This kind of faith lives in the promise of resurrection and the hope of the eternal Kingdom has thus a totally different outlook on life.

It is serious about lost souls and yet it is relaxed and confident about God’s ability to reach every single one.

It is a faith which looks to God for direction believing that His is the better way.

It is the faith which says that “the bread of God is he who comes down from heaven and gives life to the world.”

It is the faith which makes a life, “completely humble and gentle; patient, bearing with one another in love. Making every effort to keep the unity of the Spirit through the bond of peace. speaking the truth in love, (so that) we will in all things grow up into him who is the Head, that is, Christ.”

It is the life which builds a community so that “from him the whole body, joined and held together by every supporting ligament, grows and builds itself up in love, as each part does its work.”

This ultimately is God’s strange and cosmic purpose. It was so back in Howick before God placed me there and it will be so here in Merredin long after I have gone.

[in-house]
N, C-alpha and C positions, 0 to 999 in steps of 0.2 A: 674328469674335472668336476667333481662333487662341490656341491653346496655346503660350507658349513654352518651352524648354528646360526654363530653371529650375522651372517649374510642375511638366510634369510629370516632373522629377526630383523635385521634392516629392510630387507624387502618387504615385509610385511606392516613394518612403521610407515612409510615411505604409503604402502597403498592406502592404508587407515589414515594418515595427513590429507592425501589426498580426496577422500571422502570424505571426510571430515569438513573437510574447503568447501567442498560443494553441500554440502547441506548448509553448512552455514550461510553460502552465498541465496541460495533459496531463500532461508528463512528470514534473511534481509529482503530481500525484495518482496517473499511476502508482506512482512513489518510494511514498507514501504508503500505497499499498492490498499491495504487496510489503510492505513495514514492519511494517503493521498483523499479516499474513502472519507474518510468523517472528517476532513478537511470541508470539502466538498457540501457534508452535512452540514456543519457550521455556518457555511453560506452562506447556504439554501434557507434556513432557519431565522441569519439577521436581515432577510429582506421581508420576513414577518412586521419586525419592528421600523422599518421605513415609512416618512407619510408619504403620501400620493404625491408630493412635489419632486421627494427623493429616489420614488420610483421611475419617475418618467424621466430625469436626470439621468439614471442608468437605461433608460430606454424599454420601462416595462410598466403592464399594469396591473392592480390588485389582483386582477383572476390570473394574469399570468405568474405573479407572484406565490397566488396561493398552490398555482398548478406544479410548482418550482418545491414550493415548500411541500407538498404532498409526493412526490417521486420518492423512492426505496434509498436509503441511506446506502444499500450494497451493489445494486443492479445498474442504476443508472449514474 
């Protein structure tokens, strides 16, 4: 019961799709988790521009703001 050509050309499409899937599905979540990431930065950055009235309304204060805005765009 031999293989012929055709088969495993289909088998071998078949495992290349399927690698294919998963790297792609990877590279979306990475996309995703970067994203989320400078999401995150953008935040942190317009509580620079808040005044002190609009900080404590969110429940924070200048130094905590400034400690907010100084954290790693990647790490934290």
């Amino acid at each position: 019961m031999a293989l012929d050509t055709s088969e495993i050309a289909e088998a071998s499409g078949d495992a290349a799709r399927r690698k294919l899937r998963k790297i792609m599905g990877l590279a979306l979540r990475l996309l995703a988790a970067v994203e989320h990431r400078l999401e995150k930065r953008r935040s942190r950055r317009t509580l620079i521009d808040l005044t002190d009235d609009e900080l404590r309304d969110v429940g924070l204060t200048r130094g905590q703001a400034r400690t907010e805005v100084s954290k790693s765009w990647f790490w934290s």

It was for me before I came to know God 31 years ago and it will be after Jesus has returned.

Our amazing God has a grand intention – it is to win every single one back into the relationship with Him which existed before the Fall.

I am not sure exactly how this is all going to happen, but I am content to know that God’s plan will succeed. All I ask is that I might see and hear clearly enough to know which part I am to play in this grand scheme. And it is my prayer that you too, will look and listen for when your part is called onto the stage. And to be ready for the consequence of some distant butterfly flapping its wings.